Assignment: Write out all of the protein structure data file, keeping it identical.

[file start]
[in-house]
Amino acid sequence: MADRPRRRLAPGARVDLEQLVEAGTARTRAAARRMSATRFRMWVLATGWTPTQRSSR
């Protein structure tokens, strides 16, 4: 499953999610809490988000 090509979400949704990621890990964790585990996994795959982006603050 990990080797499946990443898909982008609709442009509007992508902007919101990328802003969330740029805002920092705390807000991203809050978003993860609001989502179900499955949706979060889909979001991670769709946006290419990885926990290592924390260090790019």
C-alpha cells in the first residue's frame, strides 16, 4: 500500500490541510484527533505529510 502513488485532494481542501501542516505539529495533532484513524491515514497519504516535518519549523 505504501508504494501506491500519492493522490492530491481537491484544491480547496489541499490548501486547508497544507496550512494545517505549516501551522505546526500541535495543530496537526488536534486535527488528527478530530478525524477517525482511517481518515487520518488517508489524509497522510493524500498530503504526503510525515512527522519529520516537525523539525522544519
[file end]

[in-house]
Amino acid sequence: MADRPRRRLAPGARVDLEQLVEAGTARTRAAARRMSATRFRMWVLATGWTPTQRSSR
């Protein structure tokens, strides 16, 4: 499953999610809490988000 090509979400949704990621890990964790585990996994795959982006603050 990990080797499946990443898909982008609709442009509007992508902007919101990328802003969330740029805002920092705390807000991203809050978003993860609001989502179900499955949706979060889909979001991670769709946006290419990885926990290592924390260090790019």
C-alpha cells in the first residue's frame, strides 16, 4: 500500500490541510484527533505529510 502513488485532494481542501501542516505539529495533532484513524491515514497519504516535518519549523 505504501508504494501506491500519492493522490492530491481537491484544491480547496489541499490548501486547508497544507496550512494545517505549516501551522505546526500541535495543530496537526488536534486535527488528527478530530478525524477517525482511517481518515487520518488517508489524509497522510493524500498530503504526503510525515512527522519529520516537525523539525522544519